Shanghai in China is anything but simplistic, but upon flying out and returning home we had to use the new terminal. It was empty save for a few passengers on the two or three flights that were scheduled to depart from its gates. The terminal is straight and long, with gentle sloping roof. The simple curved motif on the roof ran for hundreds of metres inside the terminal.


The highlight of my trip to Washington DC, USA, was a visit to the Smithsonian Institute Air and Space Museum. When I was a kid I wanted to be an astronaut, closely followed by a pilot. My dream is to still get my pilot’s wings one day soon. When I walked into the front door I was mesmerised. In there hanging from the ceiling was the Bell X-1 – the first plane to break the sound barrier. It’s design is strikingly simple from everything that came before it. It was basically a rocket engine with wings – cool!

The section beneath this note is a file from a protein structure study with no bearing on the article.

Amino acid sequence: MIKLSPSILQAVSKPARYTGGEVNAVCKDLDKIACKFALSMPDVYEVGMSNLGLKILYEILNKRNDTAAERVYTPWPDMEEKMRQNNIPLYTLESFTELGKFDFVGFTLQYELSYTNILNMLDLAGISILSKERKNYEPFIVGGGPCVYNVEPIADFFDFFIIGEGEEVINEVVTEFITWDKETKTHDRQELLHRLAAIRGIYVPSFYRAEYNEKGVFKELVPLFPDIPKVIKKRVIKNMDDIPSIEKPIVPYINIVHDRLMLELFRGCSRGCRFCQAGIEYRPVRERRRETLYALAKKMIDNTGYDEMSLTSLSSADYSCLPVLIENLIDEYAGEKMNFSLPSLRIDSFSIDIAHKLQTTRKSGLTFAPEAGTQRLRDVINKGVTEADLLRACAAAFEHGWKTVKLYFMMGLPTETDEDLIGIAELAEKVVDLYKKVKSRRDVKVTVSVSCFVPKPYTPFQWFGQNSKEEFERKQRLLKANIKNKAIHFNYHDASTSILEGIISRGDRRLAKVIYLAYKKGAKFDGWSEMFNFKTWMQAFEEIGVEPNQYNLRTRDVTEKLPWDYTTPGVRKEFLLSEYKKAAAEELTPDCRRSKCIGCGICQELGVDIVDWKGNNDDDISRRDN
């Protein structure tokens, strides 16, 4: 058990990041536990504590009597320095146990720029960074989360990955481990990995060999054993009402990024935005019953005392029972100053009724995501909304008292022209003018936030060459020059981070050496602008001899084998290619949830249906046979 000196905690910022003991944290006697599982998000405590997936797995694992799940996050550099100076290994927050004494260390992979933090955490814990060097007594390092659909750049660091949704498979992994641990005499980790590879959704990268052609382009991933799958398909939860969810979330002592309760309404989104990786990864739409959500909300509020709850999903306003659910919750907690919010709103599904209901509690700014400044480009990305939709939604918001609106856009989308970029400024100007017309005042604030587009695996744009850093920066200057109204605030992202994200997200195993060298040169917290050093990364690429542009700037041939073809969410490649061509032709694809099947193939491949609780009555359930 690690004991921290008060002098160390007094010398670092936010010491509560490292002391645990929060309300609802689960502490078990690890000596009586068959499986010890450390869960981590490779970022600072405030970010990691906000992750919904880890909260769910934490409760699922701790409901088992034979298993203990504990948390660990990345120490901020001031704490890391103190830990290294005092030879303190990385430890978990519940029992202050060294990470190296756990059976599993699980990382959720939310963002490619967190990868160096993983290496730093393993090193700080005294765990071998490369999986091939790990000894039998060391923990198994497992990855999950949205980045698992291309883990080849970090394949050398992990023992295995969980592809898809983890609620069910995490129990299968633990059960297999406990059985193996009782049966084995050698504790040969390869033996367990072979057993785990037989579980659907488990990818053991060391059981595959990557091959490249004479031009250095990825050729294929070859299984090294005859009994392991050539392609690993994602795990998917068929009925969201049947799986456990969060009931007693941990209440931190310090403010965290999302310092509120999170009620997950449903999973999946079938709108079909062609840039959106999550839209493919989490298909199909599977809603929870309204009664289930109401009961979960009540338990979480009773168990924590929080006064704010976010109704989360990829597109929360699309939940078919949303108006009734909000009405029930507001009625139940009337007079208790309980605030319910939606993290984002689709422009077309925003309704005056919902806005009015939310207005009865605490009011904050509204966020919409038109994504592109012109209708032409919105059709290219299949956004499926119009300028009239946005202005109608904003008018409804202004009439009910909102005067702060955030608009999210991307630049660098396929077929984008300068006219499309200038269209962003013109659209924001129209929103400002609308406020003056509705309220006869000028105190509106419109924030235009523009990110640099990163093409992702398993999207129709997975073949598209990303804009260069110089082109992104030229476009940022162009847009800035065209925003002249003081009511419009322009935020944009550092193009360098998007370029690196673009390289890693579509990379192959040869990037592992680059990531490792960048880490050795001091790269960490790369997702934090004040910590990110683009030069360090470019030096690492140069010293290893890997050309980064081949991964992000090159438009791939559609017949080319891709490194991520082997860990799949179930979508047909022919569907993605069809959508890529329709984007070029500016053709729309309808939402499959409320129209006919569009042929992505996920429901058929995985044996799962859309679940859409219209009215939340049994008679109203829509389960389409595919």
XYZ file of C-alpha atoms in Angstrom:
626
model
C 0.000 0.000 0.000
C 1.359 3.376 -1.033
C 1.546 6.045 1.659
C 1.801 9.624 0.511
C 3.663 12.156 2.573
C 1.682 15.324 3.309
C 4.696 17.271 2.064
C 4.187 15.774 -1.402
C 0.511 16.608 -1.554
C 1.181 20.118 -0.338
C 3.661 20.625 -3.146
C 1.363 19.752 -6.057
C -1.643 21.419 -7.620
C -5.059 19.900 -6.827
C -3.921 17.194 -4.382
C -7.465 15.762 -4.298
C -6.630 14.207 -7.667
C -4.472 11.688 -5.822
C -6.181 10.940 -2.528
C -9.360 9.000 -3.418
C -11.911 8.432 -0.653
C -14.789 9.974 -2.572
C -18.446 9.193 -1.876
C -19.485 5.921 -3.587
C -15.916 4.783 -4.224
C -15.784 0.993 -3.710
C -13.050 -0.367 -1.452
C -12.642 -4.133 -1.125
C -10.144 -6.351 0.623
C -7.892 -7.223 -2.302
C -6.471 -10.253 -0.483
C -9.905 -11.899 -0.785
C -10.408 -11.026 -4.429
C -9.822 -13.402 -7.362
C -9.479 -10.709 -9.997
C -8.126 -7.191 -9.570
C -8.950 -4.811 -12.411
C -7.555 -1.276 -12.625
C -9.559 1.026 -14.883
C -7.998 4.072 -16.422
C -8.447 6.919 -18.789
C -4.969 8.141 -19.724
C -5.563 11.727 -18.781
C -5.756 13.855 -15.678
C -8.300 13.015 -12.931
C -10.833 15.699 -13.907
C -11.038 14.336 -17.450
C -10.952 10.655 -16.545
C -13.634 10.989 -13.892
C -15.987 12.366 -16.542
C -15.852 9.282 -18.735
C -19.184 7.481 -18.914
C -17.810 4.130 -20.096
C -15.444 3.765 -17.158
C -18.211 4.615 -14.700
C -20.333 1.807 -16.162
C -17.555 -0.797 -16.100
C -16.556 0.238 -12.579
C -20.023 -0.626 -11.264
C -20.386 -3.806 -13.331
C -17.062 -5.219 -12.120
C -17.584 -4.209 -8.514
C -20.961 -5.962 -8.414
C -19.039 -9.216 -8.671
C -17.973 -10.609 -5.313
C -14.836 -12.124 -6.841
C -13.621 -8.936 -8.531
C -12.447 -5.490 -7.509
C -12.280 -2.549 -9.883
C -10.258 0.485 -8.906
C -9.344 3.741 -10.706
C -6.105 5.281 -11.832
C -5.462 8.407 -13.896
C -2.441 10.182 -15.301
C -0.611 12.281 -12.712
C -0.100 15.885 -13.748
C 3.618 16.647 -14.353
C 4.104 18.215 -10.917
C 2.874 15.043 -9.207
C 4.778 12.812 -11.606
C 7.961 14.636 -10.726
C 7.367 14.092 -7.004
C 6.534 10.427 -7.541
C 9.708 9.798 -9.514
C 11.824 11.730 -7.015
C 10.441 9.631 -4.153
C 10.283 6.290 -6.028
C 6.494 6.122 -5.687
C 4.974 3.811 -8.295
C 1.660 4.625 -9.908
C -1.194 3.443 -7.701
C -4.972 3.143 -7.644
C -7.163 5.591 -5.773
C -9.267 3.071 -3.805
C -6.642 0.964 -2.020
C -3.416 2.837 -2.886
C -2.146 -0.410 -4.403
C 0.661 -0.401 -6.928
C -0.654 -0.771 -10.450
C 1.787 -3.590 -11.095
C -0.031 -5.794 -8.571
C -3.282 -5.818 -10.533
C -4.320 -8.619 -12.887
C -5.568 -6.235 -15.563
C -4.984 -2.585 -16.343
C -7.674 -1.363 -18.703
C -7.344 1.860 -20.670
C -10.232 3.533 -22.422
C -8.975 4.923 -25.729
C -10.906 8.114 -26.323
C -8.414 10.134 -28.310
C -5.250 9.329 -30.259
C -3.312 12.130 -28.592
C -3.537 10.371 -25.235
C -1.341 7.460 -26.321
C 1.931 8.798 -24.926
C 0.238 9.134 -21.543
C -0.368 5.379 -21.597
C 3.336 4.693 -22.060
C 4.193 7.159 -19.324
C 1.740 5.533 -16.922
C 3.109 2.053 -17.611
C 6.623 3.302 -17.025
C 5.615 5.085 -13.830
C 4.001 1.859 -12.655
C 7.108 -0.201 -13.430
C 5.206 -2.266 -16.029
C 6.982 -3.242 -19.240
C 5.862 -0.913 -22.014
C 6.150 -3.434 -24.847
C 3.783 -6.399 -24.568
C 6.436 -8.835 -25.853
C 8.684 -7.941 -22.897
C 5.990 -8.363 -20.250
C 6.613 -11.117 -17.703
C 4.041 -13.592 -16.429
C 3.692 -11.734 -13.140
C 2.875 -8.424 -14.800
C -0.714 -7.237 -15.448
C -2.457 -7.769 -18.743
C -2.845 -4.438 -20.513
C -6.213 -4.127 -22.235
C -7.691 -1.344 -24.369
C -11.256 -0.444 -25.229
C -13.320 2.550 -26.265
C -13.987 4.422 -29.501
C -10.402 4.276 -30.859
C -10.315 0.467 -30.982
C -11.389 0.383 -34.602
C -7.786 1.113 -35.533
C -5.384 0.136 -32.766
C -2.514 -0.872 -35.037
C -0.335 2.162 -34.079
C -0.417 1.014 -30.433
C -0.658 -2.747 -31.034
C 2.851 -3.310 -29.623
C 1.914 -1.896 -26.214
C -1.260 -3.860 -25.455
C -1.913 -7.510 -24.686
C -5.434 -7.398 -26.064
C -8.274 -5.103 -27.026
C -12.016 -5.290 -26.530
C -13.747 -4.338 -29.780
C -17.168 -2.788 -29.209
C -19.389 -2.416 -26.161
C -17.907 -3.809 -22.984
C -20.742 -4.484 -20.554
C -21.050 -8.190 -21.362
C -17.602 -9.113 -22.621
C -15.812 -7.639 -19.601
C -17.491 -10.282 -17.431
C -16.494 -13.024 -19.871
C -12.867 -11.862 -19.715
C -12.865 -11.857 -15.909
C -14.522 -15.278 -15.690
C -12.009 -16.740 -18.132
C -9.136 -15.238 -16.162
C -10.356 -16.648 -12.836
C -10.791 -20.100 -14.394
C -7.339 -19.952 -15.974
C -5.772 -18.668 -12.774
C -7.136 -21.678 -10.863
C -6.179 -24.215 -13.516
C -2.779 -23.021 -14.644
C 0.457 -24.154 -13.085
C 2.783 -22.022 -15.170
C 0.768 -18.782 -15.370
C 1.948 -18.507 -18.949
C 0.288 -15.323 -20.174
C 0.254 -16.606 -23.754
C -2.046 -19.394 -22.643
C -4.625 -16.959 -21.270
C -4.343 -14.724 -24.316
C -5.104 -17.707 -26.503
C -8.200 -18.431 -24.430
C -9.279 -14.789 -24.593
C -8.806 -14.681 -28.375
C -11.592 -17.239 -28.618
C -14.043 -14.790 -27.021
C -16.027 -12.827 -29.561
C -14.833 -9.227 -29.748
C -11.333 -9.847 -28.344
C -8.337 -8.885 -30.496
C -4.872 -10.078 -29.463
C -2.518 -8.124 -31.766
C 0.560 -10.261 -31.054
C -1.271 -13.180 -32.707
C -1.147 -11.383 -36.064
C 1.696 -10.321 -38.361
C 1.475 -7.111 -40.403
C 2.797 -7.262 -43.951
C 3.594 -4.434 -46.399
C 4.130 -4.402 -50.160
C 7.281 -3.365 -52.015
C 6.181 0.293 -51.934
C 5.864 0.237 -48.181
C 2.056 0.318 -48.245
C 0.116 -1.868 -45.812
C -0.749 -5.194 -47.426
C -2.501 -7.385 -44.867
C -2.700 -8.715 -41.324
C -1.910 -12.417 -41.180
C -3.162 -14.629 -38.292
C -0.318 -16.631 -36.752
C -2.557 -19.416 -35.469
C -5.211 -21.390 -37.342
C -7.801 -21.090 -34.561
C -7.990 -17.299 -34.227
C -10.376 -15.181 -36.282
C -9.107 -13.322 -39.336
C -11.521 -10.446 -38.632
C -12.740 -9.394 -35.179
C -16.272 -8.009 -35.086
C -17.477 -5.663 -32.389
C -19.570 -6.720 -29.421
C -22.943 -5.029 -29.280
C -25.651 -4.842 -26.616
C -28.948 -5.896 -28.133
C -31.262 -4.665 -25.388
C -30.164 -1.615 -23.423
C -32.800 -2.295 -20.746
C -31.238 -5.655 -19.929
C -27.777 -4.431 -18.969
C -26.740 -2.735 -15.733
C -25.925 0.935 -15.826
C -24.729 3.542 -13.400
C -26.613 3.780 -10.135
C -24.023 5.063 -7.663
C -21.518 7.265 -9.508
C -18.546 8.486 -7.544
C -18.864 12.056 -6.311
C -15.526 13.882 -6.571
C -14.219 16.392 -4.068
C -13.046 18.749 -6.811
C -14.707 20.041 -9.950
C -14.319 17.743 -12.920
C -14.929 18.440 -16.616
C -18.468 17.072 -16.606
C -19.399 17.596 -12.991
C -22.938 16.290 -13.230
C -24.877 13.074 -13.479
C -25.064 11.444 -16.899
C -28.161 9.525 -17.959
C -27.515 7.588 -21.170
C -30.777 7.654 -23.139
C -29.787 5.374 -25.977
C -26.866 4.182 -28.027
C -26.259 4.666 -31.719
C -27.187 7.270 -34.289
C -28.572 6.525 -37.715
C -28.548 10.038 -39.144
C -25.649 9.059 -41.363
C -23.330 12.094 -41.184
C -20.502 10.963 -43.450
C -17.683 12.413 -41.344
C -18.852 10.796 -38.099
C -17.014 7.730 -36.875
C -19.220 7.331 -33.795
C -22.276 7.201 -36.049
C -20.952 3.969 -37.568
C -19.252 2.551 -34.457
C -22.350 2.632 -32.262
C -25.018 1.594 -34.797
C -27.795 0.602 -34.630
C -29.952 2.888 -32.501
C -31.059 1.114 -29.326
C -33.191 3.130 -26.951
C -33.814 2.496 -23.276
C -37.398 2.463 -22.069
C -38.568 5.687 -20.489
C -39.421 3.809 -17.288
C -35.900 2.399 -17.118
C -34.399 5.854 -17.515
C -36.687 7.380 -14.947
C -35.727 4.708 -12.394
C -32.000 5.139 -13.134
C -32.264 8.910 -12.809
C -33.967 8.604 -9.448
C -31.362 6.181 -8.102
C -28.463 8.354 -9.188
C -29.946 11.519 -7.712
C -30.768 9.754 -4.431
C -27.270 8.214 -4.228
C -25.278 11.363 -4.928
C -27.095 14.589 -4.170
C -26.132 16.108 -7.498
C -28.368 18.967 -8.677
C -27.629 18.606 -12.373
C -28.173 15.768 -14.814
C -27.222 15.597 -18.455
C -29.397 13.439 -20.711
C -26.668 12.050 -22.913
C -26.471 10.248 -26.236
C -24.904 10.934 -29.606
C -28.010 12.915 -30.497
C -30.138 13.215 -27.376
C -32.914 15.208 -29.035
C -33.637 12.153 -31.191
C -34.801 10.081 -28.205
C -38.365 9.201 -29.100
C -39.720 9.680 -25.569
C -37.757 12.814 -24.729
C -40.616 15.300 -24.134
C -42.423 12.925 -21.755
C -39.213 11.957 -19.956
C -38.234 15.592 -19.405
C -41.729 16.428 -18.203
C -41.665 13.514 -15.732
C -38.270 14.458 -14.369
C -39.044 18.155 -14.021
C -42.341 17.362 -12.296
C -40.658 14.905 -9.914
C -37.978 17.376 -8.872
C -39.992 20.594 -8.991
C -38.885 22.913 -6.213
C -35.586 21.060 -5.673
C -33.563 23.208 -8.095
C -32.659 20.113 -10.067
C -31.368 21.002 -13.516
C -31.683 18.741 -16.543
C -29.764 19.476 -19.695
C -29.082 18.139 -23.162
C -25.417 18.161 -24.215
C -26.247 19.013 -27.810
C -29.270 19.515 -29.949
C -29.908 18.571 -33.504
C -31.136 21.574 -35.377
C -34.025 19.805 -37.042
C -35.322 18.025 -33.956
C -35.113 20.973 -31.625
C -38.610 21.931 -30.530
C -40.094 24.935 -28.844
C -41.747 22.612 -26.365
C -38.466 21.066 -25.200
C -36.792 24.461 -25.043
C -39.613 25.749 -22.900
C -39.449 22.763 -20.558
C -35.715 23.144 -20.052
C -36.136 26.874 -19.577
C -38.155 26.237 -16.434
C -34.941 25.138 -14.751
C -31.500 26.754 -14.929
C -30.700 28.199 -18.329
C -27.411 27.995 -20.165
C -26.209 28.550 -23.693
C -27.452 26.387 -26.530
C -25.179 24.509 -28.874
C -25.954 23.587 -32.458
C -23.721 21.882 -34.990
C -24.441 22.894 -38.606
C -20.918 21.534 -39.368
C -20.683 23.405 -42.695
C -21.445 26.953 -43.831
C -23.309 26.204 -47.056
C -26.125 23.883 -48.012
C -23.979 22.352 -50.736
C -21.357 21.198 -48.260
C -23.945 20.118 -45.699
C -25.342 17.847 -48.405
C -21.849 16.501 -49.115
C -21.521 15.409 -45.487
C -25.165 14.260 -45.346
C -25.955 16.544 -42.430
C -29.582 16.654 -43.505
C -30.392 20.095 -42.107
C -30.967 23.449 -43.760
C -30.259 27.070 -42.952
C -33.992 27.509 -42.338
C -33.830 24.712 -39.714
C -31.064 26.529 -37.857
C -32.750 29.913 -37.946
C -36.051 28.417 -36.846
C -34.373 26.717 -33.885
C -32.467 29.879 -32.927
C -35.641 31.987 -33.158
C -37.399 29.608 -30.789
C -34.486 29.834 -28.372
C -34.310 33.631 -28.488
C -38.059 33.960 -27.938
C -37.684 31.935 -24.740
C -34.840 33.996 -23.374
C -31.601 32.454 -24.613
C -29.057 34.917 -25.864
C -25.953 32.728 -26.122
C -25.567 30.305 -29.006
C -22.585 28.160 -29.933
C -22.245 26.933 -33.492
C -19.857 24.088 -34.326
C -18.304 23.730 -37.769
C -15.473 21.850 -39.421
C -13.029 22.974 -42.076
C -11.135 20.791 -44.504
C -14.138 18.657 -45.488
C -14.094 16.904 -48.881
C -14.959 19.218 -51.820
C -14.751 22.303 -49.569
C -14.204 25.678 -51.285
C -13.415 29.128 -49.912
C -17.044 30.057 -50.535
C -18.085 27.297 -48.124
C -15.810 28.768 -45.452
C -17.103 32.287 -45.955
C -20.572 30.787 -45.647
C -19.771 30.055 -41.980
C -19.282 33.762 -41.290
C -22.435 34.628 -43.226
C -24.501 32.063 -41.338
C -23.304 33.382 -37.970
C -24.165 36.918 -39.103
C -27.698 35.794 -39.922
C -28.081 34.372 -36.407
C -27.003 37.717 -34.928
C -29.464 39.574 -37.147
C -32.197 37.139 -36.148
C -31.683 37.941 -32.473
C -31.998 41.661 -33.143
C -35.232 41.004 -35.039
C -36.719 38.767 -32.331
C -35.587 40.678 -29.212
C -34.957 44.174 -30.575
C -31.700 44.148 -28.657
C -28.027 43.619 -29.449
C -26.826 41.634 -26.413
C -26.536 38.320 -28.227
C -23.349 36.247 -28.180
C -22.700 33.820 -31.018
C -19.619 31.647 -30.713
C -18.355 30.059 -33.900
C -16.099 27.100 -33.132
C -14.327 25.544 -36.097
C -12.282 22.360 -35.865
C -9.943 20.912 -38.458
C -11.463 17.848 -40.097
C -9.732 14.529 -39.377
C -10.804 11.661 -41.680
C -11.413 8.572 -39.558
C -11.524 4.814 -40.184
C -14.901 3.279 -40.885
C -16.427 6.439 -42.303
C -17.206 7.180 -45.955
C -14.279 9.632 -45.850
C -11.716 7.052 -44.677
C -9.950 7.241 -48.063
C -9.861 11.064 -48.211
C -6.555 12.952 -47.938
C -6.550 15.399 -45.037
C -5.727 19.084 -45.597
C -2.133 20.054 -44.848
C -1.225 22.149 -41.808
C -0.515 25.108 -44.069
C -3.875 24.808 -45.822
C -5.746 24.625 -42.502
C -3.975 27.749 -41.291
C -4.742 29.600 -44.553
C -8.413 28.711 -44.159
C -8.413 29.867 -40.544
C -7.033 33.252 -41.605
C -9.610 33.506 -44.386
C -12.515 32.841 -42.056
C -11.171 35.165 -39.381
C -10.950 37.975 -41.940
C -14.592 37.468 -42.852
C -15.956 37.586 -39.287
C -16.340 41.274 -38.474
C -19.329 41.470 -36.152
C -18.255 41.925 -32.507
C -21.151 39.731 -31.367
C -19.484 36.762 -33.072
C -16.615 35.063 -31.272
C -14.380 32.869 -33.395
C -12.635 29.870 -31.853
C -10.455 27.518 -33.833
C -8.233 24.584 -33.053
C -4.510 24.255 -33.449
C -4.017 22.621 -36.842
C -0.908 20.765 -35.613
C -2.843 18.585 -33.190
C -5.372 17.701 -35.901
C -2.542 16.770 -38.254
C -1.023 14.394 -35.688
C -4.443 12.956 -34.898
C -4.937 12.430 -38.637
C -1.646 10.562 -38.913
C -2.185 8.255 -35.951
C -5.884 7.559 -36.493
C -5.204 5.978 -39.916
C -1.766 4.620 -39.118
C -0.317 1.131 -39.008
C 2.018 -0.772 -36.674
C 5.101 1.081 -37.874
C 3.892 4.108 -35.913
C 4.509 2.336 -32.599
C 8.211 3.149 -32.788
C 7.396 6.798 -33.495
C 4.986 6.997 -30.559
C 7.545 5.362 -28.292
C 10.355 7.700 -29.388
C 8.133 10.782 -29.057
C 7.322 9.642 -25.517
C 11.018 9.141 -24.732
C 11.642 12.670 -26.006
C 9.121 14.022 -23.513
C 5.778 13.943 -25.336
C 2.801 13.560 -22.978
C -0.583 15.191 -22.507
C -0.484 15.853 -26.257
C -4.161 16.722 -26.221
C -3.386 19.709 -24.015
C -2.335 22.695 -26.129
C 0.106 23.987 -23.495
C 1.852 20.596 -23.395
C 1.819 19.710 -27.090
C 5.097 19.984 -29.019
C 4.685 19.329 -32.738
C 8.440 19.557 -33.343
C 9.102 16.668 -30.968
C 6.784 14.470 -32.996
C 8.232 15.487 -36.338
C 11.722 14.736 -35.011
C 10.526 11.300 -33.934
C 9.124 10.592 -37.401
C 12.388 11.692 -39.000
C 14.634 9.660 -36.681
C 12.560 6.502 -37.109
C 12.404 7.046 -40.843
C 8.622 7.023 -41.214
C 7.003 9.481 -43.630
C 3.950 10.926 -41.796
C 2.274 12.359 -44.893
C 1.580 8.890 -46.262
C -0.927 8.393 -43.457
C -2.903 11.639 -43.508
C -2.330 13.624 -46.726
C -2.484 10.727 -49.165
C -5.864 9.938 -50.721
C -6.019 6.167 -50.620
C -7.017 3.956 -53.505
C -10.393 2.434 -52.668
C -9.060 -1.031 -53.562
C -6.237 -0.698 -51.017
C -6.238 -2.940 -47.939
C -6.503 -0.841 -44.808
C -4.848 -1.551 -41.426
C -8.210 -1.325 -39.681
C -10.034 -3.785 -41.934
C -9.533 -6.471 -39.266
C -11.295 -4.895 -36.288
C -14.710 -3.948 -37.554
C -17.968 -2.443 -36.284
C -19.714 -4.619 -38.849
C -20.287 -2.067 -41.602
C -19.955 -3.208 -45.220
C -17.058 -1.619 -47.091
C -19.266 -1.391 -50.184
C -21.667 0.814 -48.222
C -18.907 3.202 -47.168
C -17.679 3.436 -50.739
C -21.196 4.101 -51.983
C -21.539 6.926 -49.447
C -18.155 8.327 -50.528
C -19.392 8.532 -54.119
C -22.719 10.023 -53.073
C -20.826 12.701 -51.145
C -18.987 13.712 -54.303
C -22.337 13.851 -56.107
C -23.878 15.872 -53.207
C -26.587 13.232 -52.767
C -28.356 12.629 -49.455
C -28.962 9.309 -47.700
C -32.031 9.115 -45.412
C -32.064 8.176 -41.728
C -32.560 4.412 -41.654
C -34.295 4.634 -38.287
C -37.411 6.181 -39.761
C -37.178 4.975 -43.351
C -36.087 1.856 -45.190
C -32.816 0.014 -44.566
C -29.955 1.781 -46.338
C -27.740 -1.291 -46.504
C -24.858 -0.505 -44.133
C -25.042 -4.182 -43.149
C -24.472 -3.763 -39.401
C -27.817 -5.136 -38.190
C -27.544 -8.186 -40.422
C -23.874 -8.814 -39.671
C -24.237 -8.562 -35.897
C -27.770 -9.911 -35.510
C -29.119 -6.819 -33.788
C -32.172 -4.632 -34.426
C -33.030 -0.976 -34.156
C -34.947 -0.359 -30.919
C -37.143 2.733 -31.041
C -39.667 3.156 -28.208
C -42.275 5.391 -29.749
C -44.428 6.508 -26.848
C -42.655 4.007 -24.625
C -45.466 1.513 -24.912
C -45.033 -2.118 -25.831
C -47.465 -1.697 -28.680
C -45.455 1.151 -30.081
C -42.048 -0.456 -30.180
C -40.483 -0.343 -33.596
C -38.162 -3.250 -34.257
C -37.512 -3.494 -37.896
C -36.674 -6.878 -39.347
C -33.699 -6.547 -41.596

Take the time to have a look at some of the other bloggers posts. There are some keen travellers with a good photo eye amongst the posts.

%d bloggers like this: